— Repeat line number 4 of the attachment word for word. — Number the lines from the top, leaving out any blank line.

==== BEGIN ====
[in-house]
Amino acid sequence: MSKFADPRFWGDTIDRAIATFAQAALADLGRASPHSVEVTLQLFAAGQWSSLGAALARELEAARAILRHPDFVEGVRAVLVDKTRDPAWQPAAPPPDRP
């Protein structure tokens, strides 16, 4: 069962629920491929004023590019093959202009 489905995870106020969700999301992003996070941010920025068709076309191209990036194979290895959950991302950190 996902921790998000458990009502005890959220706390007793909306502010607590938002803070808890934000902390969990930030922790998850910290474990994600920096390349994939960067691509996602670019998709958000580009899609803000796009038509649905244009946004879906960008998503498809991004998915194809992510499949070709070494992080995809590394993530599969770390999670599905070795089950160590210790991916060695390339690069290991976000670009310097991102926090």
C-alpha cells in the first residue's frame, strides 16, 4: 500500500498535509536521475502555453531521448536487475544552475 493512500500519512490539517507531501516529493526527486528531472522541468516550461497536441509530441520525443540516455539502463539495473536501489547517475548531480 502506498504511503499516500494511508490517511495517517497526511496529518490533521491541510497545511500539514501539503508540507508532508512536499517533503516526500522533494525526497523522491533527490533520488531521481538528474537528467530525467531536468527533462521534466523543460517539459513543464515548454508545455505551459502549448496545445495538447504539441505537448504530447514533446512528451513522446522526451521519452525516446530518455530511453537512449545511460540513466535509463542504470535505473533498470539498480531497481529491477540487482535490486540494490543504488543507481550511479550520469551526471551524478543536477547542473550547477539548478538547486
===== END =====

C-alpha cells in the first residue's frame, strides 16, 4: 500500500498535509536521475502555453531521448536487475544552475 493512500500519512490539517507531501516529493526527486528531472522541468516550461497536441509530441520525443540516455539502463539495473536501489547517475548531480 502506498504511503499516500494511508490517511495517517497526511496529518490533521491541510497545511500539514501539503508540507508532508512536499517533503516526500522533494525526497523522491533527490533520488531521481538528474537528467530525467531536468527533462521534466523543460517539459513543464515548454508545455505551459502549448496545445495538447504539441505537448504530447514533446512528451513522446522526451521519452525516446530518455530511453537512449545511460540513466535509463542504470535505473533498470539498480531497481529491477540487482535490486540494490543504488543507481550511479550520469551526471551524478543536477547542473550547477539548478538547486